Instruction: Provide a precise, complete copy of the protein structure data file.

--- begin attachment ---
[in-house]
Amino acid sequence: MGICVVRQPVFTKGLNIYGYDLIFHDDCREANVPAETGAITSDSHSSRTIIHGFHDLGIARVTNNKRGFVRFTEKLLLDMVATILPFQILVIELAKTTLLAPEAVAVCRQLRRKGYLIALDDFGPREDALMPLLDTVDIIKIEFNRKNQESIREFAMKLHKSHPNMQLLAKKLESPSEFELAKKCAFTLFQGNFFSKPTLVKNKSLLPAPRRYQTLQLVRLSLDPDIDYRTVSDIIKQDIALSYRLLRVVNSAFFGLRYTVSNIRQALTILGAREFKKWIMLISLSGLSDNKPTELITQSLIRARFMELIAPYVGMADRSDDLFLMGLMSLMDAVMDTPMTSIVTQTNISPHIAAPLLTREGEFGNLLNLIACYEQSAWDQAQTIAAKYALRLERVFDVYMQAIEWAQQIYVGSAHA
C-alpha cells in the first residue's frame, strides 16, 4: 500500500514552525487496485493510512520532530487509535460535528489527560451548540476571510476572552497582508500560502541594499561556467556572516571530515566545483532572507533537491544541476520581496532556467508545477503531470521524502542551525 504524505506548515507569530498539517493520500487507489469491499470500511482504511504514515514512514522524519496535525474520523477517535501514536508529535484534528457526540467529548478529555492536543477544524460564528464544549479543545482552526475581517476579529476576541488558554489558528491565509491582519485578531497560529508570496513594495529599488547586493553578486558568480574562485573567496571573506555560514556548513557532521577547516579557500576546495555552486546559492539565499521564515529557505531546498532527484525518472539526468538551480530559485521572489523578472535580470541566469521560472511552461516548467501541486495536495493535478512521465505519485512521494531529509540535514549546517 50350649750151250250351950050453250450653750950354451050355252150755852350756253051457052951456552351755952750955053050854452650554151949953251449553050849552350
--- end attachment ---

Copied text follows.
[in-house]
Amino acid sequence: MGICVVRQPVFTKGLNIYGYDLIFHDDCREANVPAETGAITSDSHSSRTIIHGFHDLGIARVTNNKRGFVRFTEKLLLDMVATILPFQILVIELAKTTLLAPEAVAVCRQLRRKGYLIALDDFGPREDALMPLLDTVDIIKIEFNRKNQESIREFAMKLHKSHPNMQLLAKKLESPSEFELAKKCAFTLFQGNFFSKPTLVKNKSLLPAPRRYQTLQLVRLSLDPDIDYRTVSDIIKQDIALSYRLLRVVNSAFFGLRYTVSNIRQALTILGAREFKKWIMLISLSGLSDNKPTELITQSLIRARFMELIAPYVGMADRSDDLFLMGLMSLMDAVMDTPMTSIVTQTNISPHIAAPLLTREGEFGNLLNLIACYEQSAWDQAQTIAAKYALRLERVFDVYMQAIEWAQQIYVGSAHA
C-alpha cells in the first residue's frame, strides 16, 4: 500500500514552525487496485493510512520532530487509535460535528489527560451548540476571510476572552497582508500560502541594499561556467556572516571530515566545483532572507533537491544541476520581496532556467508545477503531470521524502542551525 504524505506548515507569530498539517493520500487507489469491499470500511482504511504514515514512514522524519496535525474520523477517535501514536508529535484534528457526540467529548478529555492536543477544524460564528464544549479543545482552526475581517476579529476576541488558554489558528491565509491582519485578531497560529508570496513594495529599488547586493553578486558568480574562485573567496571573506555560514556548513557532521577547516579557500576546495555552486546559492539565499521564515529557505531546498532527484525518472539526468538551480530559485521572489523578472535580470541566469521560472511552461516548467501541486495536495493535478512521465505519485512521494531529509540535514549546517 50350649750151250250351950050453250450653750950354451050355252150755852350756253051457052951456552351755952750955053050854452650554151949953251449553050849552350